Micro and Meso Weather Monitoring in Vineyards
On a bottle of wine, you normally see a year imprinted on its label. That represents the ‘vintage’, the year that its grapes were picked. But how is this information important? And what makes one vintage better than another? Answer - the weather. It is one of, if not the most important external factor for the calibre of wine produced. The weather in the vineyard during a given year impacts the health and quality of the fruit produced.
In viticulture practices, winegrowers need to precisely focus on weather conditions surrounding their vineyard, technically termed ‘meso-weather’, and more precisely the environment within the vineyard canopy (such as rows of vines), called the ‘micro-weather’, as opposed to the weather details of a larger area as determined by any local weather station ‘macro-weather’.
Micro-level variables can be considerably different (up to 37%) from that of the macro-level region. One of them is the Soil moisture Content which is specific to the plots. Water stress during developmental stages can cause reductions in shoot growth, poor flower development, and low berry set. In contrast, excessive water availability during the early period in the grapevine growing cycle may overstimulate vegetative growth, which can lead to excessively vigorous and dense canopies, increasing the risk of fungal diseases. Monitoring conditions at the micro-level in vineyards enables improved efficiency of the crop yield and sustainable agricultural practices.
How does weather affect wine?
Real-time weather measurements are important for decision-making regarding the work activities in the vineyard at a given moment. Adequate sun, heat, and water during the growing season are crucial for the healthy growth of vines and the production of premium quality grapes. The sun helps the grapes to ripen (the acid levels drop and sugar starts to accumulate. Moreover, the bitter-tasting tannins change to pleasantly astringent). The greater the number of hours of sunshine, the richer a wine is in polyphenols and the more aromatic the grapes (although excessive heat can often cause over-ripening). Grapevines also need water to thrive (400 and 600 mm of rain per year). It enables vines to take up minerals and stimulates growth and greatly impacts the volume and make-up of the harvest.
Weather patterns, however, are becoming increasingly unpredictable due to climate change. While studies have indicated that initial climate change could prove beneficial with quicker ripening of grapes and new creation of fruitful vineyards in areas that were previously considered too cold to produce quality wine, excessive climate change is predicted to be disastrous. Devastating wildfires have swept through several major wine-producing regions in recent years. Wildfires in California, for example, are becoming increasingly volatile with every passing year. One of the most devastating was the Glass Fire in 2020, which scorched more than 67,000 acres and destroyed over 30 wineries. Vineyards are also vulnerable to the same severe weather events that can destroy other types of crops: early frosts, hail, heat waves, heavy precipitation and flooding, and drought. Warmer temperatures and more precipitation are projected to increase the likelihood of grape insect pests. Downy and Powdery mildew are the most persistent fungal diseases of grapevines in the world. If uncontrolled, they cause serious crop losses and impair wine quality.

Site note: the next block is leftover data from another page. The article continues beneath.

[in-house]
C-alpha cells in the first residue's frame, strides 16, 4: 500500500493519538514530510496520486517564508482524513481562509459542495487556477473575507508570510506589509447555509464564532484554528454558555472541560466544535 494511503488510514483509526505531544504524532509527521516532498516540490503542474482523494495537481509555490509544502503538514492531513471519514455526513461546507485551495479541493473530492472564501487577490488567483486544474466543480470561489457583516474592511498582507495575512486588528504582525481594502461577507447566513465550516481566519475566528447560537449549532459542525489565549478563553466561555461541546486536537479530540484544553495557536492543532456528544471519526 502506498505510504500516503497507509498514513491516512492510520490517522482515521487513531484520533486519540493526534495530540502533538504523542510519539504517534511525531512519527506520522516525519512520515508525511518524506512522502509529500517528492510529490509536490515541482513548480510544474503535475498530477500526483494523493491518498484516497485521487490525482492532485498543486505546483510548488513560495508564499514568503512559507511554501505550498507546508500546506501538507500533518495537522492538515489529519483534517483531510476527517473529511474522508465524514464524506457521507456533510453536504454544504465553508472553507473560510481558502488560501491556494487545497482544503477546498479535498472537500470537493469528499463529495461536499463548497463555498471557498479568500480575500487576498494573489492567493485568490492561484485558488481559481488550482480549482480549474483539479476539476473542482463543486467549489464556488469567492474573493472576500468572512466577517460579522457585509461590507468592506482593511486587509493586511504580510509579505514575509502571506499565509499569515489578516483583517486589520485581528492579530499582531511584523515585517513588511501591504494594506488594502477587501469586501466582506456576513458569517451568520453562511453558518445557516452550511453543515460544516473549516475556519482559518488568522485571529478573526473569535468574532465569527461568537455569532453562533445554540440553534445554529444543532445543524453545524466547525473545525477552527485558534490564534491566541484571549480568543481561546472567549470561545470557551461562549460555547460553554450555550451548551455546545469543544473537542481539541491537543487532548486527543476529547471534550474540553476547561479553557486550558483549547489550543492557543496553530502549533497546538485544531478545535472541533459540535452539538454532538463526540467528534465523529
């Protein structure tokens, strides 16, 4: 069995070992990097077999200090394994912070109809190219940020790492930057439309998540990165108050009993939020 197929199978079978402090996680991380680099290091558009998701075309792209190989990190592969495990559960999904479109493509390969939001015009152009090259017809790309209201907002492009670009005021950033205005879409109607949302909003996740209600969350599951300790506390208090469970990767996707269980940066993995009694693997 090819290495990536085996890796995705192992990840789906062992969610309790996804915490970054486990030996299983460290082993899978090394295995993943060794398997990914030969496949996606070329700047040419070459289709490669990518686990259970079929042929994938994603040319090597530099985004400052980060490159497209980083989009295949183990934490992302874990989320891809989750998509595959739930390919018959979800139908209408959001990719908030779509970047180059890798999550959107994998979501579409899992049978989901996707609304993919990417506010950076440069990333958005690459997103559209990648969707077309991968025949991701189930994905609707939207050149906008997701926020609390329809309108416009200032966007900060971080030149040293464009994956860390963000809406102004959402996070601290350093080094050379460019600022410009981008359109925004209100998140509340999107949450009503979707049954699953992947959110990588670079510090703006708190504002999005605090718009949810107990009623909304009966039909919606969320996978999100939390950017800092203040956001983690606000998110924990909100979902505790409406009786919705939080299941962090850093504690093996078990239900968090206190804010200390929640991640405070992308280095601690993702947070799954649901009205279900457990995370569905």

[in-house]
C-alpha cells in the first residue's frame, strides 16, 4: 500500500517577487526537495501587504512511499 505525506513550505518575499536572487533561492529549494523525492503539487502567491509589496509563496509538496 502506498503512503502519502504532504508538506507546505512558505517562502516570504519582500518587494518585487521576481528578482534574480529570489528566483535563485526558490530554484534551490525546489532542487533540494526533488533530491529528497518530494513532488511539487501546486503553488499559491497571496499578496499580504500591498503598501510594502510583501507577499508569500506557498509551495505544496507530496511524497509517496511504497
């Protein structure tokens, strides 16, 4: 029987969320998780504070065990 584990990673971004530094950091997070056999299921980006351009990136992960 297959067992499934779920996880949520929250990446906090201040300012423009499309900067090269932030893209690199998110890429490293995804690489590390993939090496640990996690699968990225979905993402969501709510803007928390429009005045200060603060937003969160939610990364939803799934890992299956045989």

Ashok Kare, a grape farmer from Karnataka faced water scarcity during the rest period of the crop. This affects photosynthesis and nutrition storage leading to poor yield. Poor disease management of downy mildew was another major problem in the vineyard.
Impacts of GidaBits® by Yuktix Technologies: GidaBits® is a smart agri-intelligence platform that offers crop-oriented irrigation advisory alongside weather forecasts for better water management in the farmland and provides assistance with disease forecasts. The app-enabled farmers with timely irrigation.
The borewell which used to be exhausted by December was active for two extra months after following the advisories by GidaBits®.
The GidaBits® system calculated disease probabilities which helped the grape farmer apply the required amount of fungicides. This brought down the cost of cultivation by 15%.
Yuktix GidaBits Device Installed in Ashok Kare’s vineyard
Mirás-Avalos JM, Araujo ES. Optimization of Vineyard Water Management: Challenges, Strategies, and Perspectives. Water. 2021; 13(6):746. https://doi.org/10.3390/w13060746
Harner Andrew D., Vanden Heuvel Justine E., Marini Richard P., Elias Ryan J., Centinari Michela. Modelling the Impacts of Weather and Cultural Factors on Rotundone Concentration in Cool-Climate Noiret Wine Grapes. 2019. 10.3389/fpls.2019.01255